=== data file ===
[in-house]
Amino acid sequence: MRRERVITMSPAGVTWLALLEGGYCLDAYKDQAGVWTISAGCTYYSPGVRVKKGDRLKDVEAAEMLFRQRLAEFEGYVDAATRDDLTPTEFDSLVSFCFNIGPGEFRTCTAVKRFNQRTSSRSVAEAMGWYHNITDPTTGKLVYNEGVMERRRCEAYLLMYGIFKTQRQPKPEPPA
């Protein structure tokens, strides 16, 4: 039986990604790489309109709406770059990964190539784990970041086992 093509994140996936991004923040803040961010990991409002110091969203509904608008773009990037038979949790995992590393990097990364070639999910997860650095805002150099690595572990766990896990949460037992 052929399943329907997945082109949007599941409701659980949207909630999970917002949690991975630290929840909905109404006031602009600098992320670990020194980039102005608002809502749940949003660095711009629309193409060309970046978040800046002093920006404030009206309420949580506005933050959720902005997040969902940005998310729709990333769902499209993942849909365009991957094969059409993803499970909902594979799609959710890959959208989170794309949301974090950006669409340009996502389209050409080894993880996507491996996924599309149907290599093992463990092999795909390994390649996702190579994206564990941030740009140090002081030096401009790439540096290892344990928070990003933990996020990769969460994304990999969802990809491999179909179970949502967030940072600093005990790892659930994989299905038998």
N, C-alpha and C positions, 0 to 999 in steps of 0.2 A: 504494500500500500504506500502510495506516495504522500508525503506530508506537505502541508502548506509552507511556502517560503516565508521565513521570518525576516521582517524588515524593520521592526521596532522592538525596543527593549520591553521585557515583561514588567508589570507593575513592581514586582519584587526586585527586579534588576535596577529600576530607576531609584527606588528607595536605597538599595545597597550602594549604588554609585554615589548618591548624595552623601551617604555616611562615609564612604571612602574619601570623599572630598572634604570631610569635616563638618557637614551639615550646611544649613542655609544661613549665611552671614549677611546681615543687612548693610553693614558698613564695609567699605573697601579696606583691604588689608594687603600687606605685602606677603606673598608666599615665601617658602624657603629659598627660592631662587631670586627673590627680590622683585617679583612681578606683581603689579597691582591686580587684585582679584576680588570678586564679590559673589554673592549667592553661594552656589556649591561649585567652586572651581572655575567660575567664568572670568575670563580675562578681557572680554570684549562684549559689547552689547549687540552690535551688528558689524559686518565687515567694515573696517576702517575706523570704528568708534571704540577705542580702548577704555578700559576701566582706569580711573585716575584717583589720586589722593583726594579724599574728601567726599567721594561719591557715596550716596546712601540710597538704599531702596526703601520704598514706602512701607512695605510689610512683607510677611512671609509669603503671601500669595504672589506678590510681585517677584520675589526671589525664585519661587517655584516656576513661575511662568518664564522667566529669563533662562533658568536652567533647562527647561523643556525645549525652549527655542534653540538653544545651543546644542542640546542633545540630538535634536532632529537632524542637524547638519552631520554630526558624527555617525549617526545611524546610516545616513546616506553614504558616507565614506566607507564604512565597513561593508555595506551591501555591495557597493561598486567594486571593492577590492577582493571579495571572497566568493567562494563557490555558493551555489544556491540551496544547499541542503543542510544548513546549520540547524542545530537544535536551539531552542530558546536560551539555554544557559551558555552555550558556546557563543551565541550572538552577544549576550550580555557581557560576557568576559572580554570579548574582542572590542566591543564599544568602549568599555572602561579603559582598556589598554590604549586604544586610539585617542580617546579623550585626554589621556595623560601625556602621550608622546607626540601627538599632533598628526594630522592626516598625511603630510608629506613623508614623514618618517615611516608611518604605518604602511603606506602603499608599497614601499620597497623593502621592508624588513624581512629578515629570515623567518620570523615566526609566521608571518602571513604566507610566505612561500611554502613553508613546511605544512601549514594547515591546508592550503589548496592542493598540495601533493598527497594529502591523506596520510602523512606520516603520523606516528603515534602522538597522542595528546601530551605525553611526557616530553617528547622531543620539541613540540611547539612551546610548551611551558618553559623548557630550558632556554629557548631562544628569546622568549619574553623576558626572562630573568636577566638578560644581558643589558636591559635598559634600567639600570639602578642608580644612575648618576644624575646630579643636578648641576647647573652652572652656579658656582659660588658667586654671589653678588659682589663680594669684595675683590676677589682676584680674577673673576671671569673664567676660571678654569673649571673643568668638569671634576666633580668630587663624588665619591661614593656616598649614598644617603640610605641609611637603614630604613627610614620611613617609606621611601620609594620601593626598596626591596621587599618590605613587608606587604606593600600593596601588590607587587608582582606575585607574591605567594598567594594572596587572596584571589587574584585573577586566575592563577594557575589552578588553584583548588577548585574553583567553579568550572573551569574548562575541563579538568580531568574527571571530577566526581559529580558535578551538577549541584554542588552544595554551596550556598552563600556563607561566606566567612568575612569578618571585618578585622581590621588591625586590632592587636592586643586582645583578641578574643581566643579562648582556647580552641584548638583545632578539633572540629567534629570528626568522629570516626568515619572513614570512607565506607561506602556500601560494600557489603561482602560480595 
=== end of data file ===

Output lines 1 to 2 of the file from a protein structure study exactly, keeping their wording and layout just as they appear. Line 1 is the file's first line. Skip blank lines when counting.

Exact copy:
[in-house]
Amino acid sequence: MRRERVITMSPAGVTWLALLEGGYCLDAYKDQAGVWTISAGCTYYSPGVRVKKGDRLKDVEAAEMLFRQRLAEFEGYVDAATRDDLTPTEFDSLVSFCFNIGPGEFRTCTAVKRFNQRTSSRSVAEAMGWYHNITDPTTGKLVYNEGVMERRRCEAYLLMYGIFKTQRQPKPEPPA